Indonesia and the 'second wave' of the Asian meltdown
19 May 1998
Many international business commentators are referring to the Indonesian crisis as only the first eruption of the turmoil to be unleashed by the "second and third waves" of a financial meltdown.
The "second wave" refers to the disintegration of entire sectors of the economy, particularly manufacturing, in the wake of the financial collapse since the middle of last year. This "wave" is being accelerated by the events in Indonesia, causing a further withdrawal of investment funds across the region.
According to the International Monetary Fund's Asia-Pacific deputy director David Nellor, the "second wave" will produce a "third wave" in which the reverberations of the economic reversal are felt back in the banking sector.
This entire scenario is now being played out at the cost of millions of people across Indonesia and East Asia, pointing to the underlying incapacity of the capitalist market to provide for their basic needs.
Even before last week's events, much of Indonesian industry was paralysed, shattered by the collapse of the rupiah, the evaporation of foreign investment and the withdrawal of credit. Moreover many companies could not sell their products. Japanese companies in Indonesia, for example, had reported a 70 percent drop in sales of motor vehicles and electrical home appliances in the first four months of the year. Nissan had already stopped its Indonesian production lines.
This breakdown has led to mass unemployment and widespread poverty among the Indonesian workers and the urban masses, whose living standards were already extremely low. By one recent estimate, 45 million workers are now jobless and the number of poor has risen from 20 million to 51 million.
With the closure of many factories, banks, stores and offices in the wake of last week's unrest, this social crisis will deepen enormously. Indonesian-based companies will be further hit by the rupiah's plunge to less than one-seventh of last year's value, and the refusal of international banks to provide loans.
Over the weekend, the credit ratings agency Standard and Poors, downgraded the Republic of Indonesia's bonds from B-minus to CCC-plus, with a continuing negative credit watch. Bonds issued by the Suharto regime's telecommunications company PT Satelit Palapa Indonesia went to CCC-minus. CCC status indicates a high risk of default. One Singapore banker noted that Indonesian bonds are now "as good as junk," making it impossible for Indonesian companies to carry on their businesses.
Even before these events, Indonesian companies could not repay the $US80 billion they owe to world banks, including major Japanese, German and American banks. This debt crisis will intensify the protracted slump in Japan, because 40 percent of the debt is held by key Japanese banks, such as the Bank of Tokyo-Mitsubishi, which has $3.2 billion outstanding.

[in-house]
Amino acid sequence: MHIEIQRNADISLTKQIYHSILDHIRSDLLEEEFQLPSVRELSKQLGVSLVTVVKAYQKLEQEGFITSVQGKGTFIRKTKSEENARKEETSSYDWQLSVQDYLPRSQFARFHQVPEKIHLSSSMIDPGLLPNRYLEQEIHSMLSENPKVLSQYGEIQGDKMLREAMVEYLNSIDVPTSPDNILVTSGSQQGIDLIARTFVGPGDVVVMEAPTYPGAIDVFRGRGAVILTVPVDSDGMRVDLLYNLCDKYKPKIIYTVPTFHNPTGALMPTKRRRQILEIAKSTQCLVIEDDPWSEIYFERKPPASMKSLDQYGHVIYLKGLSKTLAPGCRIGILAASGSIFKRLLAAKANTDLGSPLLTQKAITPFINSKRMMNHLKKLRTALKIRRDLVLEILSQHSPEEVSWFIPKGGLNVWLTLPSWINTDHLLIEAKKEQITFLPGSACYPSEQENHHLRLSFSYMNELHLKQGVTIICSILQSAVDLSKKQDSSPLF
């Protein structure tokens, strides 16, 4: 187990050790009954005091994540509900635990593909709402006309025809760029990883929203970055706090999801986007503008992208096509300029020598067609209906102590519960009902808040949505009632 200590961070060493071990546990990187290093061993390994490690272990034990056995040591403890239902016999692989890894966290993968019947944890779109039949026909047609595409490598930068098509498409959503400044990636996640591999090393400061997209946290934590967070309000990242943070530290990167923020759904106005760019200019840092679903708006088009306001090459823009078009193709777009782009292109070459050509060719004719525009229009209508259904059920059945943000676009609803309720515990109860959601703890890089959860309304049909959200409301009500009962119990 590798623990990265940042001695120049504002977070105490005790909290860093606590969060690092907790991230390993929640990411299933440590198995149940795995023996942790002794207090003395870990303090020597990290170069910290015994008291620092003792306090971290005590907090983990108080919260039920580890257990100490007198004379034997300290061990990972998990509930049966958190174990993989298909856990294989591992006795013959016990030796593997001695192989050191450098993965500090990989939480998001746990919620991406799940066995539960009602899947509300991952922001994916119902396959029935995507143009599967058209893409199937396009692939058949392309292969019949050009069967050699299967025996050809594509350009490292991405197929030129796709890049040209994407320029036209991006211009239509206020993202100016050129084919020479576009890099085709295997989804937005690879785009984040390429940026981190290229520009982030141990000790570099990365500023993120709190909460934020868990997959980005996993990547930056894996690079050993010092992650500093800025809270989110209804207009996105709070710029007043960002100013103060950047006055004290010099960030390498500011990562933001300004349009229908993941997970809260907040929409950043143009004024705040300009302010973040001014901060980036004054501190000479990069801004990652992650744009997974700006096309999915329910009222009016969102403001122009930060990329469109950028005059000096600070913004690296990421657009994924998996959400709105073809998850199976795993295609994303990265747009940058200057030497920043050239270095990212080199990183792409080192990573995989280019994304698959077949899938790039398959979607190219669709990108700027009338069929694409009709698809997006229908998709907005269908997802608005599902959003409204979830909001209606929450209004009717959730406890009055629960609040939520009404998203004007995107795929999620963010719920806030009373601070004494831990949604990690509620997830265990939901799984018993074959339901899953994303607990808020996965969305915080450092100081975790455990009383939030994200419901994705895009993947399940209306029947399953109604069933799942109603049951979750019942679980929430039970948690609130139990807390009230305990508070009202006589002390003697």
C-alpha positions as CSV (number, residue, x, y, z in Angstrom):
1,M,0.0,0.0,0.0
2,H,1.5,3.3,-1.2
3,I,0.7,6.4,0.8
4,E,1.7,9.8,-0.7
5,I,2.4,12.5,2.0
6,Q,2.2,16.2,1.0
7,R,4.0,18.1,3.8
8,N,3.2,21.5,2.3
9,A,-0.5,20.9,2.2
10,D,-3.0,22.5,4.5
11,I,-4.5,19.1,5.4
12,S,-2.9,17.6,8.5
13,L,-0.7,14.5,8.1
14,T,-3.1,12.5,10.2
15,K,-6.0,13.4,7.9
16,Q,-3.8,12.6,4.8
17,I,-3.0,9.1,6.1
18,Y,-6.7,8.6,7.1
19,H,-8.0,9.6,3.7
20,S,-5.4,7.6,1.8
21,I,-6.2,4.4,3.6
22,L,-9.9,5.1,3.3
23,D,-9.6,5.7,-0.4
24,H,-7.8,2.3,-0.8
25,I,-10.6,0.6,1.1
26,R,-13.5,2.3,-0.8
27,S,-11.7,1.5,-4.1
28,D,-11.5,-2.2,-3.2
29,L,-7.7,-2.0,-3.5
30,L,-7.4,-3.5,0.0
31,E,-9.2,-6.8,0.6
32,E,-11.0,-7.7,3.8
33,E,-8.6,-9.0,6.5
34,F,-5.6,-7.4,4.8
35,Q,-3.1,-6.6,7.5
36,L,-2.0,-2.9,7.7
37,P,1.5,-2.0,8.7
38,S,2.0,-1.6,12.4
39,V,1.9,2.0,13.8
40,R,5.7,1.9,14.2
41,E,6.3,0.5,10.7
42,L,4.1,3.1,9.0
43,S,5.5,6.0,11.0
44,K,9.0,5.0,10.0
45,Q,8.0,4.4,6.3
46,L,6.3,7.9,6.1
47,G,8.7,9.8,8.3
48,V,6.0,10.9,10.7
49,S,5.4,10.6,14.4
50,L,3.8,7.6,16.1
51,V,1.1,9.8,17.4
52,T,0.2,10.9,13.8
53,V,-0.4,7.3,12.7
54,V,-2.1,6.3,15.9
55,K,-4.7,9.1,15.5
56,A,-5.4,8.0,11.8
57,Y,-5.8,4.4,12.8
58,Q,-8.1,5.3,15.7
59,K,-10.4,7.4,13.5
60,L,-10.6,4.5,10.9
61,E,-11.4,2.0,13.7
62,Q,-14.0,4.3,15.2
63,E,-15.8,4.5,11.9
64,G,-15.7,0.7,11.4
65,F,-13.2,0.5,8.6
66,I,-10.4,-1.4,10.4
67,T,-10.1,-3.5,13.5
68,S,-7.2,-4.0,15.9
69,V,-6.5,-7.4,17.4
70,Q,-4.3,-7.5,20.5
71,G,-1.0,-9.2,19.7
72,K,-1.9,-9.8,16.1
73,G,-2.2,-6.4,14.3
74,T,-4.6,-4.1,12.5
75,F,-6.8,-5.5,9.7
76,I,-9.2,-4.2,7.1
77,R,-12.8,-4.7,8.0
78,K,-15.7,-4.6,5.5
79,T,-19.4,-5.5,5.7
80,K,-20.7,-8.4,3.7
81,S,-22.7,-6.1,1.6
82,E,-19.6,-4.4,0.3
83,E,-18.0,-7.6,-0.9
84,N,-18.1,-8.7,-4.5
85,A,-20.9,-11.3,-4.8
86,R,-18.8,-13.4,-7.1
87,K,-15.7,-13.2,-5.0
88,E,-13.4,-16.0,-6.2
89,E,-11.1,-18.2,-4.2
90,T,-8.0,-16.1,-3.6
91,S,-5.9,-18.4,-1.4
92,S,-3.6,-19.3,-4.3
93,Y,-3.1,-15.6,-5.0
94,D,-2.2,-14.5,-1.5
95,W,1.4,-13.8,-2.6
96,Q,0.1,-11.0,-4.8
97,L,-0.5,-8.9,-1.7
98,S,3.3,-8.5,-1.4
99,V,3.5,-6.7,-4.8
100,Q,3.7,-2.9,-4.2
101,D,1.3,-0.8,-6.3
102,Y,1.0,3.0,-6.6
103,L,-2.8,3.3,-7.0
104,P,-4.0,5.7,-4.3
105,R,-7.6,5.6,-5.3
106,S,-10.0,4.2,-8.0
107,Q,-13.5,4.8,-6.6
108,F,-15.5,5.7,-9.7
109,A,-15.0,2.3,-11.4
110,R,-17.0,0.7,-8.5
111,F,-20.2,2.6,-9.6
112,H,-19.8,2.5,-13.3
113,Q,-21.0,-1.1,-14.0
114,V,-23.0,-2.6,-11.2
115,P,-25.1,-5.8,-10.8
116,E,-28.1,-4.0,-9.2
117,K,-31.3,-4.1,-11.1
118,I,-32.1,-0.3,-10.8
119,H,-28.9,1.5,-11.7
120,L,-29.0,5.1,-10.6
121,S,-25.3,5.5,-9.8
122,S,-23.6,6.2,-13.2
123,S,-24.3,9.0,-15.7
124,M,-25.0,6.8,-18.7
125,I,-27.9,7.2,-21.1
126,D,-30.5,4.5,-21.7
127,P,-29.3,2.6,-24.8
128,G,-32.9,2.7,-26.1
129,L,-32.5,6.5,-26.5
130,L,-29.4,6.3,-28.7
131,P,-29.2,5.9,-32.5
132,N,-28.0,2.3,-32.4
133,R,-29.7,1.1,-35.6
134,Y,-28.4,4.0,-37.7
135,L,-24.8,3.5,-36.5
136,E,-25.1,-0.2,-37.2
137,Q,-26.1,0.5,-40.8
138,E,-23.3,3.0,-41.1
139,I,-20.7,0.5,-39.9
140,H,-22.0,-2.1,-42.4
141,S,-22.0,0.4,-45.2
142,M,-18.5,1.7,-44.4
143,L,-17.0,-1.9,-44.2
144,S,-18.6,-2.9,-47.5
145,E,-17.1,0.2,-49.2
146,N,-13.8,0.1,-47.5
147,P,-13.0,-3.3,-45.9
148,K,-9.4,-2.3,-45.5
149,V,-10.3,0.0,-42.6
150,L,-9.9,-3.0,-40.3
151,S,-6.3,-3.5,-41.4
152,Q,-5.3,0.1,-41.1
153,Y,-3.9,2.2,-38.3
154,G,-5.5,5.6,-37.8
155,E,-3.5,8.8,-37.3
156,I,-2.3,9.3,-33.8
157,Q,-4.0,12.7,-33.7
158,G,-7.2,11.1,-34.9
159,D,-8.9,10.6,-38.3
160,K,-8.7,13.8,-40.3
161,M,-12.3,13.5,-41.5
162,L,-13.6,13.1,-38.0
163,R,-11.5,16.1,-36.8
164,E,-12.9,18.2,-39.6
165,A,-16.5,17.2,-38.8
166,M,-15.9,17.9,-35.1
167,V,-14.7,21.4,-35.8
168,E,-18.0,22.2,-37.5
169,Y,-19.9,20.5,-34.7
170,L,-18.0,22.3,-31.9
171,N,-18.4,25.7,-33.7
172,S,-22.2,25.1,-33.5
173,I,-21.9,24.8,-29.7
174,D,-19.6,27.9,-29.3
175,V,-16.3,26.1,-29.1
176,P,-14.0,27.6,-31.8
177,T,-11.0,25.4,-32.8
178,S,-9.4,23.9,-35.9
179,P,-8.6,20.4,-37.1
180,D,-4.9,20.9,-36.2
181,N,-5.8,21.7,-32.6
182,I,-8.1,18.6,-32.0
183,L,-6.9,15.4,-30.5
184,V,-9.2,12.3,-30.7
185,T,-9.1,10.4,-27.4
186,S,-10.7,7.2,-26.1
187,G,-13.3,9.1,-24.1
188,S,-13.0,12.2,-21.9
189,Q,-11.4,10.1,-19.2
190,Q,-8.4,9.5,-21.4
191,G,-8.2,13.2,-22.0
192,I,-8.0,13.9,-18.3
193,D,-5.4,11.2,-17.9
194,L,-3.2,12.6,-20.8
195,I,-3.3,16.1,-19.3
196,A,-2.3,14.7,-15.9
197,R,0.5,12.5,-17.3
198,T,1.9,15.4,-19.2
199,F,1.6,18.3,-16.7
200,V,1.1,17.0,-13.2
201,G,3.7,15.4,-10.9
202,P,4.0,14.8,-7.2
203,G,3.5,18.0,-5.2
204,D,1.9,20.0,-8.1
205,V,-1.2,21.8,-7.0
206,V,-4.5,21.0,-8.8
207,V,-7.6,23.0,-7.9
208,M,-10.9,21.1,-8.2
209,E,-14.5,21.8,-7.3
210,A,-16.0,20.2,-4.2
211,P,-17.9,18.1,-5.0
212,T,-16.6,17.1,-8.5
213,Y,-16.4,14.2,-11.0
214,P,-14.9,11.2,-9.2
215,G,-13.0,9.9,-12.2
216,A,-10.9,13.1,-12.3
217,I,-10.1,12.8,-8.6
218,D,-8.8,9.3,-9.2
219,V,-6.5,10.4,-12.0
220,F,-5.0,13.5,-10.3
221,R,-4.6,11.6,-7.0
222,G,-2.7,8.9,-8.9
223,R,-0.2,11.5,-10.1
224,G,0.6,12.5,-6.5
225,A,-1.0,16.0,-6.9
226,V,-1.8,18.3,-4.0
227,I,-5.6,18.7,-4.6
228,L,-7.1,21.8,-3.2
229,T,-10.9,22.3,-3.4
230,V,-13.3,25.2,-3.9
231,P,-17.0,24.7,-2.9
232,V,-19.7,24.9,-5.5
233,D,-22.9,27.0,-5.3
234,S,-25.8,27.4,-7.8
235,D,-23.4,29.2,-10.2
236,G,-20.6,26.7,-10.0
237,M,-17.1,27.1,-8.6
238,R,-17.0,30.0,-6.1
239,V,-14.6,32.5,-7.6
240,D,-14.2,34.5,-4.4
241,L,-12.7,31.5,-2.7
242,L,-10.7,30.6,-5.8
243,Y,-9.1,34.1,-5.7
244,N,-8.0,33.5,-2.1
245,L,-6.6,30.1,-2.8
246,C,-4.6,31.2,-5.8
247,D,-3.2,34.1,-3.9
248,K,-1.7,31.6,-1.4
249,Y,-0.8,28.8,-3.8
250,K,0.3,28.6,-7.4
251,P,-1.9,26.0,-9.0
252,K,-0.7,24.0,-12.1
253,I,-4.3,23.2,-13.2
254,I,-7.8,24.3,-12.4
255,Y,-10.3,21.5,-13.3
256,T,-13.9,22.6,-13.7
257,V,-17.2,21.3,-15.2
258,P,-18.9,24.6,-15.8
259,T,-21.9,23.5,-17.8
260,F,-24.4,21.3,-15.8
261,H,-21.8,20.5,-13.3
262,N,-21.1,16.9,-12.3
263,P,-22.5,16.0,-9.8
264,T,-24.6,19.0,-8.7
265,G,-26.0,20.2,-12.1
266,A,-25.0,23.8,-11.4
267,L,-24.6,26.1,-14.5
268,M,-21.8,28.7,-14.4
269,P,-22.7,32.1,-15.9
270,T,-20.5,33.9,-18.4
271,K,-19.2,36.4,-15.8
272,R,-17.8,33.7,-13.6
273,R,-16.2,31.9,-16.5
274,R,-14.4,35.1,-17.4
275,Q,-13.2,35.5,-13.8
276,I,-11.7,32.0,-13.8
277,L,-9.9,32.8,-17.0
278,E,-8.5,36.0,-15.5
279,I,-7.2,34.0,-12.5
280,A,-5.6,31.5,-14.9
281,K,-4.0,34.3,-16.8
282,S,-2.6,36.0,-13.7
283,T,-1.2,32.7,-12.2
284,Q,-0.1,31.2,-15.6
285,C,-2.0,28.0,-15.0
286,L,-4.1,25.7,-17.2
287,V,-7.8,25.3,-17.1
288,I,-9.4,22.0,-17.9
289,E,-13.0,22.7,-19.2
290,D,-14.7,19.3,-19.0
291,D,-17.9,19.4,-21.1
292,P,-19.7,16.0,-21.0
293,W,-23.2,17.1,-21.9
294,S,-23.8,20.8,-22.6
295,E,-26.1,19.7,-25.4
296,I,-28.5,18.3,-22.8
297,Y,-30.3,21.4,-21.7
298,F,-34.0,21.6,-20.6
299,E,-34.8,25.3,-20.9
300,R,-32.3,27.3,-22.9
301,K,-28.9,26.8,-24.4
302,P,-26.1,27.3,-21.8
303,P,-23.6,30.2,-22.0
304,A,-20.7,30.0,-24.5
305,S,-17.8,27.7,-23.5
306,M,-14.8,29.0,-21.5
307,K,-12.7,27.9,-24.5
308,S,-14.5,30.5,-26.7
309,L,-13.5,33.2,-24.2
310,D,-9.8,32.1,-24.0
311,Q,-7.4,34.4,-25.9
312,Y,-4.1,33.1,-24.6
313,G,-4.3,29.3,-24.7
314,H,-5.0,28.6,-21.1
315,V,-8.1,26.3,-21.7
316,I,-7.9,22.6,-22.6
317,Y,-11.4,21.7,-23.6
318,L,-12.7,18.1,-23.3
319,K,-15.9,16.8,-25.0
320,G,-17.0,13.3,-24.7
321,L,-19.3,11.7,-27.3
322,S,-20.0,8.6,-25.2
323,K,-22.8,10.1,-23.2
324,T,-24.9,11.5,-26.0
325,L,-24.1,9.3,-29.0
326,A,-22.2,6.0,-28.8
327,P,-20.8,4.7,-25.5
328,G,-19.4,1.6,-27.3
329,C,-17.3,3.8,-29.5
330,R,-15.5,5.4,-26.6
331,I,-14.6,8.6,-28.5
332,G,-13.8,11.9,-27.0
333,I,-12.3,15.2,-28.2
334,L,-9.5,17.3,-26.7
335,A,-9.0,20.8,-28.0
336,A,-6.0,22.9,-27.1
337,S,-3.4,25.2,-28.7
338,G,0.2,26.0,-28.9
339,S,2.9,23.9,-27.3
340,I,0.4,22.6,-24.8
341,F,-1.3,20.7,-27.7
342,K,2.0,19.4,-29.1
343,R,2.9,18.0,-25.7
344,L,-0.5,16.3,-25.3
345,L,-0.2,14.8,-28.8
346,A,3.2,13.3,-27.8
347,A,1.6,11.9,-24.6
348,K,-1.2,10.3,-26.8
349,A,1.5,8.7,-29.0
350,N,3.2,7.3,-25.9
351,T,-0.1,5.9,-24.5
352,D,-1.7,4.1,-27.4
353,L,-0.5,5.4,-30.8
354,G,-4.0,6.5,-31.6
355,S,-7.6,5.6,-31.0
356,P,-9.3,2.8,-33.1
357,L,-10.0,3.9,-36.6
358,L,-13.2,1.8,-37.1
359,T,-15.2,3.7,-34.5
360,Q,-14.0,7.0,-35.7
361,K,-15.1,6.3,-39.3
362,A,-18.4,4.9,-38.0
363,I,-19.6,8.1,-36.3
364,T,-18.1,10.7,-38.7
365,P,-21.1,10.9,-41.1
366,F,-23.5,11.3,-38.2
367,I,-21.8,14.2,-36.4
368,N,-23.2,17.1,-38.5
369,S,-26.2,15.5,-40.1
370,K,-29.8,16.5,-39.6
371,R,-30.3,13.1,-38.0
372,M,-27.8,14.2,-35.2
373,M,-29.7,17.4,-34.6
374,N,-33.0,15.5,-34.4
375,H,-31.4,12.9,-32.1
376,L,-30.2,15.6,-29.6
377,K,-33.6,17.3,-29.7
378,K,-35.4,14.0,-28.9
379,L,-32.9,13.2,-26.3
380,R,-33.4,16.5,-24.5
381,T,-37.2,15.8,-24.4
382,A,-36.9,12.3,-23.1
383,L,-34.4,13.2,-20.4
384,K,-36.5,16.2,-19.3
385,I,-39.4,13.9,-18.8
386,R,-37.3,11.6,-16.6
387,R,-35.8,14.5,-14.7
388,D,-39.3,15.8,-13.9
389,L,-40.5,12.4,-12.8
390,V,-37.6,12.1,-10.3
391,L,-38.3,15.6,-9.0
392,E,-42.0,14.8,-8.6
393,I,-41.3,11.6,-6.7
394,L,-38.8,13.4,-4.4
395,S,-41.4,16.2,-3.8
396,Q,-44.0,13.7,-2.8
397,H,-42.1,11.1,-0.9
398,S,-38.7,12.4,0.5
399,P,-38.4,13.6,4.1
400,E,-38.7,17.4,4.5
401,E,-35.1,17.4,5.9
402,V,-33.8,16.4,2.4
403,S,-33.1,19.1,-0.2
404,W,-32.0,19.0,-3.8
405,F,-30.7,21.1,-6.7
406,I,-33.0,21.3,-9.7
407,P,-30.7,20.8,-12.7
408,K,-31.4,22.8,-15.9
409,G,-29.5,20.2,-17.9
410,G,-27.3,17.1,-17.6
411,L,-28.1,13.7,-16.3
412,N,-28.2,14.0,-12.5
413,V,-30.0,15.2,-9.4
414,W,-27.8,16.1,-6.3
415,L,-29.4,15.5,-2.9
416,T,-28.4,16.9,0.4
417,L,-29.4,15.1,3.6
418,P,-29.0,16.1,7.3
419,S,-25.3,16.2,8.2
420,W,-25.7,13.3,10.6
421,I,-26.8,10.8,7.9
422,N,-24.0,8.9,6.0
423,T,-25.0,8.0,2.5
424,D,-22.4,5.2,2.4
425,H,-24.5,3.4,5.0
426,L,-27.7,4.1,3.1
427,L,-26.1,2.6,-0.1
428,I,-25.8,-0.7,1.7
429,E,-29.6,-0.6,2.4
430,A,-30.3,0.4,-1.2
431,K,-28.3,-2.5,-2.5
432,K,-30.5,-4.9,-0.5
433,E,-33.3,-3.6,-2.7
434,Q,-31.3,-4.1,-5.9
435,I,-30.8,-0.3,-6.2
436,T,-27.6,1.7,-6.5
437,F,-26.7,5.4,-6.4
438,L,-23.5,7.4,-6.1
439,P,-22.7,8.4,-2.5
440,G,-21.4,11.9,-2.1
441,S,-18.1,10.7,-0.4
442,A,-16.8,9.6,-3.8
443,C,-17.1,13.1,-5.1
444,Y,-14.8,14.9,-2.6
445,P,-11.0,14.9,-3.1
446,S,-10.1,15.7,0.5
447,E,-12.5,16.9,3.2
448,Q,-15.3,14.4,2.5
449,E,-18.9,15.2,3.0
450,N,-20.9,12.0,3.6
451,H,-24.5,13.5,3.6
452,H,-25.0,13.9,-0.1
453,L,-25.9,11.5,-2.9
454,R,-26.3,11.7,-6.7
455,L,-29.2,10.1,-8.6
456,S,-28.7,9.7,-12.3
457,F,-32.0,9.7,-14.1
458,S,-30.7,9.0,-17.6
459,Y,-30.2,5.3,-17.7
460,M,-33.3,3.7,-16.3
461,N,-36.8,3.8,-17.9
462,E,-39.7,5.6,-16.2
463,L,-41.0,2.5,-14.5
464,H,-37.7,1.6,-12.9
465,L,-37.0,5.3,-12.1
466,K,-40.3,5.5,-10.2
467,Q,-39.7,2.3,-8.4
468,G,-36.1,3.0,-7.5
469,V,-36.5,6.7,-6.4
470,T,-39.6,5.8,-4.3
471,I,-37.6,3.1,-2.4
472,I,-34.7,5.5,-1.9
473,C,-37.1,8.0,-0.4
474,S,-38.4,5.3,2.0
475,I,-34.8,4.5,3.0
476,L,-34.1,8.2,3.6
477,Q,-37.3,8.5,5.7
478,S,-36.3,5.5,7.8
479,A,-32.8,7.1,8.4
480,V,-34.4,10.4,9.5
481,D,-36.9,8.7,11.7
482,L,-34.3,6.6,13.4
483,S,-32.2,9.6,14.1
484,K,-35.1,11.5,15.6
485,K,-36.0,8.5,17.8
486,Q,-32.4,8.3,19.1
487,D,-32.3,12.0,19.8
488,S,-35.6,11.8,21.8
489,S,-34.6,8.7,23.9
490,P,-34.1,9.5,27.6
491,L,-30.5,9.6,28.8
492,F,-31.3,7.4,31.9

The Indonesia breakdown has been exacerbated by the IMF's demands for a total restructuring of the economy, including the dismantling of the all-pervasive monopolies enjoyed by the Suharto family and its associates. But the IMF's agenda in Indonesia is little different to that demanded in every other Asian country. It amounts to the removal of all restrictions to the global profit-making of the transnational corporations, financial and industrial.
In South Korea and Thailand, IMF- and US-backed governments, headed by President Kim Dae Jung and Prime Minister Chuan Leekpai respectively, have thus far imposed the IMF's measures without provoking the same level of mass opposition. They have traded off certain democratic pretensions to do so, assisted by the capitulation of trade union leaders.
However business figures are warning that the spread of mass unemployment and poverty to not only South Korea and Thailand, but also Malaysia, China and even Japan, could provoke unrest just as intense as that seen in Indonesia. These fears have been amplified by the emergence of recession and deflation in Japan and signs of a debt crisis and declining growth in China.
Frank Conroy, the head of the St George Bank in Australia, stated: "We really don't know where the bottom of Asia is going to end. I don't have a firm view except to say that it is a very dangerous situation that is up there at the moment, notwithstanding the issues that are going on in Indonesia.
"And the two big countries -- Japan and China -- there's still a big question mark. Are they going to take another 10 years to address the issues in their economy?"
Deutsche Morgan Grenfell international economist Mark Jolley said rioting in Indonesia was symptomatic of the next wave of the Asian shake-out.
"Indonesia's growing political and economic crisis is part of a second wave of Asian instability," commented the Sydney Morning Herald. "Japan is tottering on the edge of a recession and Hong Kong and China are suffering from the region's economic woes."
In many ways, Indonesia has become world capitalism's weakest link following the collapse of the "Asian Tigers". "The social unrest sweeping Indonesia is clearly threatening to unravel the IMF's painfully constructed bailout plan for the country," a Reuters report noted. "Impoverished workers in Thailand and South Korea ... could rebel against the idea of enduring new hardships to bail out the world's bankers."